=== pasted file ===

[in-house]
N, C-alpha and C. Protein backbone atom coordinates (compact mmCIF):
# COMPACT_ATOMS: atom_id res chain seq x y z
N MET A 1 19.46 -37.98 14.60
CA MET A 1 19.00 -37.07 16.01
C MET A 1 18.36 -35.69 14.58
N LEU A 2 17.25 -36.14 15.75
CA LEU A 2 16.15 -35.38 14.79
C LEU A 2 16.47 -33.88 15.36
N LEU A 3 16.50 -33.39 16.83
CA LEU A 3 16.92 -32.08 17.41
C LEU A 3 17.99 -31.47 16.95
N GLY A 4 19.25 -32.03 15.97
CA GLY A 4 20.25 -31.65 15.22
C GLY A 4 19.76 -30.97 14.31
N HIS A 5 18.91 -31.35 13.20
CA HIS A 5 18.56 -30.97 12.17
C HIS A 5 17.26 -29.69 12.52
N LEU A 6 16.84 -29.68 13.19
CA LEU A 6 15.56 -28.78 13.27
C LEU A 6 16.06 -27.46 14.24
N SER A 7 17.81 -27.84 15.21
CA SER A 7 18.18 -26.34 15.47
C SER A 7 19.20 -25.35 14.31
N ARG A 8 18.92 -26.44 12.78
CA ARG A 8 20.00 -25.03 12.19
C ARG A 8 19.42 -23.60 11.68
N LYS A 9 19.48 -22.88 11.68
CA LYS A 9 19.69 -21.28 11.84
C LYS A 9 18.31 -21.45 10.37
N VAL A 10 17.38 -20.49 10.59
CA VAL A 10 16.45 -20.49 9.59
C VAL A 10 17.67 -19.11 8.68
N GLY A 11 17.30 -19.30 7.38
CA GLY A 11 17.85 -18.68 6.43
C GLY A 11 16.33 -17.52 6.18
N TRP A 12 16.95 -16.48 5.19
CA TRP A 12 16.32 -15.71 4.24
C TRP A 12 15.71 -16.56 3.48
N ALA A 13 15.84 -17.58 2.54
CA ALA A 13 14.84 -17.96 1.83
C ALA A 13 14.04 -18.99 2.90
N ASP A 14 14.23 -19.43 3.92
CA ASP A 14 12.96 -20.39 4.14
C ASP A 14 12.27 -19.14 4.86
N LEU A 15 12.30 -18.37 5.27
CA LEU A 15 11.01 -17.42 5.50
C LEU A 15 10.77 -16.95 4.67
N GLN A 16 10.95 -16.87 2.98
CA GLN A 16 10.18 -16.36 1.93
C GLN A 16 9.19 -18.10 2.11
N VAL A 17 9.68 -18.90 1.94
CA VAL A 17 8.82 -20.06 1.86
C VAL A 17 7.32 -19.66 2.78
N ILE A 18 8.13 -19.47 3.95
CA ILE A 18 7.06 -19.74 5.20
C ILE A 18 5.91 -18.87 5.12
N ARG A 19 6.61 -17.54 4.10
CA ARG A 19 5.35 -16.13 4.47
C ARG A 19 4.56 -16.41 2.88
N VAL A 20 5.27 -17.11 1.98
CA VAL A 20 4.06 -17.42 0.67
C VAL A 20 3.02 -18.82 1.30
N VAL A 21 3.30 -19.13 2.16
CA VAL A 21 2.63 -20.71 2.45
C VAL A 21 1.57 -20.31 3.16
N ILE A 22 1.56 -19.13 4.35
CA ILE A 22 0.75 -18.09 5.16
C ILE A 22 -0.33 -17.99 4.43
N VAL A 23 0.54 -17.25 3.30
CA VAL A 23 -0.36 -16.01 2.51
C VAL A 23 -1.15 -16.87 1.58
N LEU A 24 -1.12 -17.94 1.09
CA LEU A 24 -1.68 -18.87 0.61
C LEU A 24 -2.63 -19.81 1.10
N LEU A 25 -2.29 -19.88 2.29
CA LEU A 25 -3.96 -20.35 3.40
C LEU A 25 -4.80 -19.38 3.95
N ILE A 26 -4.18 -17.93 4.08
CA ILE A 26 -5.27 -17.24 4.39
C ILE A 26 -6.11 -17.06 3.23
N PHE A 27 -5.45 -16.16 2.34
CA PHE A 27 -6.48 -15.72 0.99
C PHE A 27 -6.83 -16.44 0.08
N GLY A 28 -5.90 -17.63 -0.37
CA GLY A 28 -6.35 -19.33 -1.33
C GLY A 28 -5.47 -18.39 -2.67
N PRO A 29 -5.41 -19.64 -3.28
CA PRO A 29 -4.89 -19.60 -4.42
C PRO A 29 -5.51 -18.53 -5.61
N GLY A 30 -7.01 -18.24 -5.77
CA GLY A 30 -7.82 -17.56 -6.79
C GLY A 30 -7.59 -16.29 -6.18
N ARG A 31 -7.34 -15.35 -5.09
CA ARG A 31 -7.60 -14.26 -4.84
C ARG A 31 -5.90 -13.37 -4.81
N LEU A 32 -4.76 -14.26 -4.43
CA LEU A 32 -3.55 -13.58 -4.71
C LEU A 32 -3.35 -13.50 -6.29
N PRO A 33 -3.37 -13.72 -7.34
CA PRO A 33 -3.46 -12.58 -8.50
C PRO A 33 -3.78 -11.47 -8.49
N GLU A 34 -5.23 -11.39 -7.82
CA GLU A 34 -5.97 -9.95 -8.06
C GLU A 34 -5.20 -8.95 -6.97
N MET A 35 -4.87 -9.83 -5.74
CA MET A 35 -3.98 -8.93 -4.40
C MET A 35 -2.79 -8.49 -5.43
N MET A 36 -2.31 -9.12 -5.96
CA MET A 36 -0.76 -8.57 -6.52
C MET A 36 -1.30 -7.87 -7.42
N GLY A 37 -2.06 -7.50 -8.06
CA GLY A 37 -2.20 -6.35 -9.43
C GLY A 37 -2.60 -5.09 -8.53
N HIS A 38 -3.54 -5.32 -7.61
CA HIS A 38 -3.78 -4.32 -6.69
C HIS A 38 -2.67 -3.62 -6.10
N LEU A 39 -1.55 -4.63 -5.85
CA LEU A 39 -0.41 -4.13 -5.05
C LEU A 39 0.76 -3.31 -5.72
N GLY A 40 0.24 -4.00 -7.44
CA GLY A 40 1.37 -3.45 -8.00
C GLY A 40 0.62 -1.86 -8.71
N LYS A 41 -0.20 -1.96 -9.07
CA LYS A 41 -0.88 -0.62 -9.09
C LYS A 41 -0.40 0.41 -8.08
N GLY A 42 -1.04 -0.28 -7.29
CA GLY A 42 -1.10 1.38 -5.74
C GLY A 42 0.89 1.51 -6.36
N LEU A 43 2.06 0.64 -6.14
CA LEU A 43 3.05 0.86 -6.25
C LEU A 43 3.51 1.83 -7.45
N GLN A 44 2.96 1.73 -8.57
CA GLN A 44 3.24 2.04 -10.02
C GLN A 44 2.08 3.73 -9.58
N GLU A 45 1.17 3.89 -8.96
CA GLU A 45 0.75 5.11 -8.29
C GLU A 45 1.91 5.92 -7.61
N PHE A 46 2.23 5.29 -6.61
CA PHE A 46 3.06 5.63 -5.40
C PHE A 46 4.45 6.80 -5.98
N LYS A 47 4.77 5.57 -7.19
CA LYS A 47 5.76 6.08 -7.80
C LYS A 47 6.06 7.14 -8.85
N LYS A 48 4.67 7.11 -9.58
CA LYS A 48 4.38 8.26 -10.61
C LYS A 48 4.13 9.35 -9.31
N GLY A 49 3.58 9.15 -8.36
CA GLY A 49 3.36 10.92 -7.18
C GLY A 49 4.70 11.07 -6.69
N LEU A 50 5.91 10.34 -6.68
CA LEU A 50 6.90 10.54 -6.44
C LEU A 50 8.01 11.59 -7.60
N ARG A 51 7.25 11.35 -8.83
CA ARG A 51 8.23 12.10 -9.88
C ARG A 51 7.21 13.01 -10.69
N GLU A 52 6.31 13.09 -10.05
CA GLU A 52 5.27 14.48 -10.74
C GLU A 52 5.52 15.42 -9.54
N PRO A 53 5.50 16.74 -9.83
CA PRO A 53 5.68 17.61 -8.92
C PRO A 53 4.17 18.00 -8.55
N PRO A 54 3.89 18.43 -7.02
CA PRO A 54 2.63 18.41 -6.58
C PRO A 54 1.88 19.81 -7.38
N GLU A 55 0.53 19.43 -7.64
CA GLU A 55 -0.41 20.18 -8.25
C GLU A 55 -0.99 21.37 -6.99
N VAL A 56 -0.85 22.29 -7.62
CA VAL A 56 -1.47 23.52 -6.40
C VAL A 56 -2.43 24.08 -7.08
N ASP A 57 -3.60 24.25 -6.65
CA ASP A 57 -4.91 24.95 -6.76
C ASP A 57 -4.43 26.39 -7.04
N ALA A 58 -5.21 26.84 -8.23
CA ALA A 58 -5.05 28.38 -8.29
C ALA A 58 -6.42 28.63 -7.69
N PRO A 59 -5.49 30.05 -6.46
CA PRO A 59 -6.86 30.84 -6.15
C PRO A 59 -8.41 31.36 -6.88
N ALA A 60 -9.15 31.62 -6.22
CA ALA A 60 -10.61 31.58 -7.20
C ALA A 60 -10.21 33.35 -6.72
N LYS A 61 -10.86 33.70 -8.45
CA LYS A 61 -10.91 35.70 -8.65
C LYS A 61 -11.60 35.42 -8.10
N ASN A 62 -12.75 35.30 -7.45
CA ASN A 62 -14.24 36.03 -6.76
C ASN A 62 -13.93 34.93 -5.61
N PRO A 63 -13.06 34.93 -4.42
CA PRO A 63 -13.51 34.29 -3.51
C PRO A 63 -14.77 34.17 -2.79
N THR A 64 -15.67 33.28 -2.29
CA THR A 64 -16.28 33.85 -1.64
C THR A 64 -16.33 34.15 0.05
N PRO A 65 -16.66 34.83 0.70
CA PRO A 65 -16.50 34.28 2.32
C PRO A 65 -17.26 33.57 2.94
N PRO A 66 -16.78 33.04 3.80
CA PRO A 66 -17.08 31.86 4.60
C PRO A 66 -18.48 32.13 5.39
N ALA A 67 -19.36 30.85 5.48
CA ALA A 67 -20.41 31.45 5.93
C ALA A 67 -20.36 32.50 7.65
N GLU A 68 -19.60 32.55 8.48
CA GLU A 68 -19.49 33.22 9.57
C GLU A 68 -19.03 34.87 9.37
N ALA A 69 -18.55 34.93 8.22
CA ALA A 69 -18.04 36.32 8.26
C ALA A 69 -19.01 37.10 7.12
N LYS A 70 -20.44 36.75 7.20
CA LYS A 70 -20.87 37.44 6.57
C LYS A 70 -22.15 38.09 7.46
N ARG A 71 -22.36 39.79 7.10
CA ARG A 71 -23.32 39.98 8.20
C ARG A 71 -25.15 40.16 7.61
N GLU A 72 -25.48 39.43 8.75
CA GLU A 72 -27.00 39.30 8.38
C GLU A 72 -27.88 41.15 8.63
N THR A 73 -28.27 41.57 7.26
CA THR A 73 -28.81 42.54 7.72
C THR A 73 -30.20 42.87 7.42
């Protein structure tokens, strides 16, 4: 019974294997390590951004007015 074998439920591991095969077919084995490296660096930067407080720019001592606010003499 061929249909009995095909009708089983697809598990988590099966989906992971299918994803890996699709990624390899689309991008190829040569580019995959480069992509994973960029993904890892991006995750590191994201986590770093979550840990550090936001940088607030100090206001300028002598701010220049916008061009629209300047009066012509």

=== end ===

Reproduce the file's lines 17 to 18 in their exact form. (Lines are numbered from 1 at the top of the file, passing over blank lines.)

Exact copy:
CA HIS A 5 18.56 -30.97 12.17
C HIS A 5 17.26 -29.69 12.52